Draft-quality HTGSs sometimes contain segments of sequence derived from foreign sources, most commonly the cloning vector or bacterial host. Finished sequences are usually, but not always, free of such contaminants. Common contaminants introduce artificial blocks of homologous sequence that can give rise to misleading alignments between two unrelated genomic sequences. MegaBLAST (10) is used to compare the raw genomic sequences to a database of contaminant sequences (including the UniVec database of vector sequences, the Escherichia coli genome, bacterial insertion sequences, and bacteriophage). Any foreign segments are removed from draft-quality sequence or masked in finished sequence to prevent them from participating in alignments.
Masking of Repetitive Sequences
Sequences that occur in many copies in the genome will align to many different clones. Such repetitive sequences include interspersed repeats (SINEs, LINEs, LTR elements, and DNA transposons), satellite sequences, and low-complexity sequences (7, 11, 12). Matches between repetitive sequences on unrelated clones make it difficult to identify alignments that indicate a genuine overlap between clones. To eliminate the confounding matches that are based only on repetitive sequences, the genomic sequences are run through RepeatMasker to identify known repeats. Repeats are masked by converting the sequence to lowercase letters so that they do not initiate alignments.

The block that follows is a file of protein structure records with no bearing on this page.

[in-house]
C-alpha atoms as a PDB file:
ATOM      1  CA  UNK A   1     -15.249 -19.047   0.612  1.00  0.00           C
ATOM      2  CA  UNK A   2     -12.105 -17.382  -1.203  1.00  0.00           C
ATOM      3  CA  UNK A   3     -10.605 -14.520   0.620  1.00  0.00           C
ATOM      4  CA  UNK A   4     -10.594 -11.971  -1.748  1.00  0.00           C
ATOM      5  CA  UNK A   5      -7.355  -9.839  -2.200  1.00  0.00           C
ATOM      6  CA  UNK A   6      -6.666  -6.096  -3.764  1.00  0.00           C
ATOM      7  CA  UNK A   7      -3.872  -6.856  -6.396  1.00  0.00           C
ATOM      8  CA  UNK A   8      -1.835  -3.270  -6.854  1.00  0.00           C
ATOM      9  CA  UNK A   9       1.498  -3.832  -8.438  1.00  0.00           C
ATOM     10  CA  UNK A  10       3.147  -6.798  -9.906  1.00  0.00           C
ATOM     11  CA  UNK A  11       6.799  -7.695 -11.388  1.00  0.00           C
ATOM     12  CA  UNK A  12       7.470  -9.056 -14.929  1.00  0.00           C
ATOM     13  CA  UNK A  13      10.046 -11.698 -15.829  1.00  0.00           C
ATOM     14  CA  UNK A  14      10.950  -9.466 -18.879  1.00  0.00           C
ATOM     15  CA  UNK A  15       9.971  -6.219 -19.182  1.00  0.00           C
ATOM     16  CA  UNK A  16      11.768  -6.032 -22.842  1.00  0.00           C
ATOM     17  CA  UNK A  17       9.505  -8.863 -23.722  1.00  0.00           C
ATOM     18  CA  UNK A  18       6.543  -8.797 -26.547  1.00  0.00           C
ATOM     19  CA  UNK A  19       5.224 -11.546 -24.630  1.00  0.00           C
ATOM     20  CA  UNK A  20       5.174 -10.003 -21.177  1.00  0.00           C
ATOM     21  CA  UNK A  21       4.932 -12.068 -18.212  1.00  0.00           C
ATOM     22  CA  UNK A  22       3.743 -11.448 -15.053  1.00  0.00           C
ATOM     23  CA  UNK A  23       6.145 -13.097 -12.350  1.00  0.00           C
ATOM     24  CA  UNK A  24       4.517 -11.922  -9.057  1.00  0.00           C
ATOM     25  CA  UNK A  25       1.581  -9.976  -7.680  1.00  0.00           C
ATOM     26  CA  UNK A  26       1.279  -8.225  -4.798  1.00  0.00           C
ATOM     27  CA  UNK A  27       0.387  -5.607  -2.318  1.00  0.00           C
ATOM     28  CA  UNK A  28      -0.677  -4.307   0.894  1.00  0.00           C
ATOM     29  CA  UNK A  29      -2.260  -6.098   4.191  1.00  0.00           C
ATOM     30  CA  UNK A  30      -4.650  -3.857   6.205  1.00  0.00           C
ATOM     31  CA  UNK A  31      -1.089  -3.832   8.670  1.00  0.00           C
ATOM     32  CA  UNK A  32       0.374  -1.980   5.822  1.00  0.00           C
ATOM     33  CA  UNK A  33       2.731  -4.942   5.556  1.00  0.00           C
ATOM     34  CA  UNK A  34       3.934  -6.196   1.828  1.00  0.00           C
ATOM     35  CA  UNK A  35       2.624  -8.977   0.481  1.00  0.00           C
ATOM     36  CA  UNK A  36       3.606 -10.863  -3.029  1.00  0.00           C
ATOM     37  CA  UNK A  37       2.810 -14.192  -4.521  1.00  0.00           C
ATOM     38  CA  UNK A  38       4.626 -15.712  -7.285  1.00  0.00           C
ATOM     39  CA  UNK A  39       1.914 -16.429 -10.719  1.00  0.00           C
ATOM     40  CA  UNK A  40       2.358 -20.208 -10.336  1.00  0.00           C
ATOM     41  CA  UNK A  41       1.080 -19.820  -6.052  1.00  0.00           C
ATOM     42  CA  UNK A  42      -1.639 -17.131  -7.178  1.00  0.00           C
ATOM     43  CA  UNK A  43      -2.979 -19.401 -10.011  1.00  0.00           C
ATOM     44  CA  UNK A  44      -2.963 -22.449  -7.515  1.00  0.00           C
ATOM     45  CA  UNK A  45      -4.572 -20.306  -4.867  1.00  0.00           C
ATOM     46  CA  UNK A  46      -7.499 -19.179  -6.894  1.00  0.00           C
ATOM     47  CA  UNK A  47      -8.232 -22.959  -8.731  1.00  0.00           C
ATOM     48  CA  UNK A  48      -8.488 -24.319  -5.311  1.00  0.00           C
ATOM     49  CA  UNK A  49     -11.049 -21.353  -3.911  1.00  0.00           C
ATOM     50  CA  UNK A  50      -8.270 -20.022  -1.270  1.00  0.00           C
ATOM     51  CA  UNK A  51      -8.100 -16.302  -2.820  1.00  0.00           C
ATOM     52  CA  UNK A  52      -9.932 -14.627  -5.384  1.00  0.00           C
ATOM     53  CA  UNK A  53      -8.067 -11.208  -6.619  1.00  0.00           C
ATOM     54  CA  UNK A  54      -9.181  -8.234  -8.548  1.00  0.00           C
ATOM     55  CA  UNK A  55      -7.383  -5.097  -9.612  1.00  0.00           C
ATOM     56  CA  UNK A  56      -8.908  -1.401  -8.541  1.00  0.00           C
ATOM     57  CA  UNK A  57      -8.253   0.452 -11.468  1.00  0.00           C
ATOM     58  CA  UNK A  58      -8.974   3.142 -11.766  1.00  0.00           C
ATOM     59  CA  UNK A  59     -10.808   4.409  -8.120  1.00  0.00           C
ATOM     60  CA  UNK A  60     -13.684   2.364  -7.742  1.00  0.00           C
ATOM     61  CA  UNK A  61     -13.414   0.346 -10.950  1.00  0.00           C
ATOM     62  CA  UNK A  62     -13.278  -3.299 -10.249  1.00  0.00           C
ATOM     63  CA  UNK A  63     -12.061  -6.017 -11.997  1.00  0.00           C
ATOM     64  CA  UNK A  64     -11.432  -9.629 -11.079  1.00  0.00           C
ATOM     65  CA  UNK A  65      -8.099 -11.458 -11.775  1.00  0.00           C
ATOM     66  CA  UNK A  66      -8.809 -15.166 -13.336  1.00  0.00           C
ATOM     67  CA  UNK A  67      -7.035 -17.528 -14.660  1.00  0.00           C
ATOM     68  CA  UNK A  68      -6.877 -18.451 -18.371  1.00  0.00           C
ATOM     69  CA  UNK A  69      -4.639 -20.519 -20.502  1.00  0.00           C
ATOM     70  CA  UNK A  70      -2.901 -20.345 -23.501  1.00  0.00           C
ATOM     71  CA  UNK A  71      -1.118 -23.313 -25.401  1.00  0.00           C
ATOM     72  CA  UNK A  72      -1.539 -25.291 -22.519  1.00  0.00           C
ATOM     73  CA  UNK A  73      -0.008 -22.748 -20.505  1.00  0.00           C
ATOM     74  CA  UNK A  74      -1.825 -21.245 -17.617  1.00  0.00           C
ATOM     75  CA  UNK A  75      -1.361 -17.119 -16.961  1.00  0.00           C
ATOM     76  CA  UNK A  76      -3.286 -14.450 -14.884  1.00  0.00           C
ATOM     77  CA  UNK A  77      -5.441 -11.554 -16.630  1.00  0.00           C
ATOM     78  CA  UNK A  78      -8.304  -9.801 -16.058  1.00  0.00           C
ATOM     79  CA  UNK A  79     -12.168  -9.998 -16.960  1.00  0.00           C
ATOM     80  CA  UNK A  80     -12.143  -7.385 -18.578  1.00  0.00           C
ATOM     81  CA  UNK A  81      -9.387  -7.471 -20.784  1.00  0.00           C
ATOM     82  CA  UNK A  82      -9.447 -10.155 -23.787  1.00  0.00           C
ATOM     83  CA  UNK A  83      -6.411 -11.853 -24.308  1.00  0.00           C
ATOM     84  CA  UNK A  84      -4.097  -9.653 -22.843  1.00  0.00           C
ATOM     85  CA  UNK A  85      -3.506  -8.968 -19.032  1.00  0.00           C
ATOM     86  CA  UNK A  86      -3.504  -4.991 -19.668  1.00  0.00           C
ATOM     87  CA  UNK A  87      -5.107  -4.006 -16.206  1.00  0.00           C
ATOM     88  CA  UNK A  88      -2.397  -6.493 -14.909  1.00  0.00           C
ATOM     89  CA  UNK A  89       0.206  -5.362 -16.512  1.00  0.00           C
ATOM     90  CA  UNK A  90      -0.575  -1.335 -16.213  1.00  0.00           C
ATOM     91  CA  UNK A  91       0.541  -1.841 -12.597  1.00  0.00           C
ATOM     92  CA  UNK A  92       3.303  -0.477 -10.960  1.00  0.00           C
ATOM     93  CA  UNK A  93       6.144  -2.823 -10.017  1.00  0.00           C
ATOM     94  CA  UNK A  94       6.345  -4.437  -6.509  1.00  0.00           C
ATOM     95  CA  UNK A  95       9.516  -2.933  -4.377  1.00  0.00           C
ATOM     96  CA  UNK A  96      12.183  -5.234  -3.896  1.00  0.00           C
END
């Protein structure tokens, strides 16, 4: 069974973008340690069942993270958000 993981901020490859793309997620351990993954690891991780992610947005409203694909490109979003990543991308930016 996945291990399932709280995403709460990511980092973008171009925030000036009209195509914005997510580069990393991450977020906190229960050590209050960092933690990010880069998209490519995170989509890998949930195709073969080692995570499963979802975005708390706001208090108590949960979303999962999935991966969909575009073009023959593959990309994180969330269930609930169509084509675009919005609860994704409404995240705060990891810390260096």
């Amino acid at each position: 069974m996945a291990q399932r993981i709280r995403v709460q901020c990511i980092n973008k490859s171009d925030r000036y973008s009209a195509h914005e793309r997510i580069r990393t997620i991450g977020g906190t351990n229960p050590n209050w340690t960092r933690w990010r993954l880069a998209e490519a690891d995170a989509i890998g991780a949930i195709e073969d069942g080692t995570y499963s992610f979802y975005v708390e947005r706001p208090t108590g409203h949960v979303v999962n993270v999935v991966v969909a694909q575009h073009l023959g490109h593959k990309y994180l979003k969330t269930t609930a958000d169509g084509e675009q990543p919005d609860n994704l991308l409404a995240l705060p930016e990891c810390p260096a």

Fragmentation of Draft Sequences
Draft HTGSs consist of a set of sequence contigs derived from a particular clone artificially linked together to form a single sequence. The masked, draft genomic sequences are split at the gaps between their constituent contigs to create separate sequence fragments that can be aligned independently. Vector sequences and other contaminants are also removed at this stage by trimming or further splitting the sequence fragments.
Determination of STS Content
Any STS markers contained within the input genomic sequences are identified by e-PCR (13) using the UniSTS database. The resulting data are used primarily to relate the genomic sequences to independently derived STS maps (genetic, radiation hybrid) but are also used to identify some foreign sequences.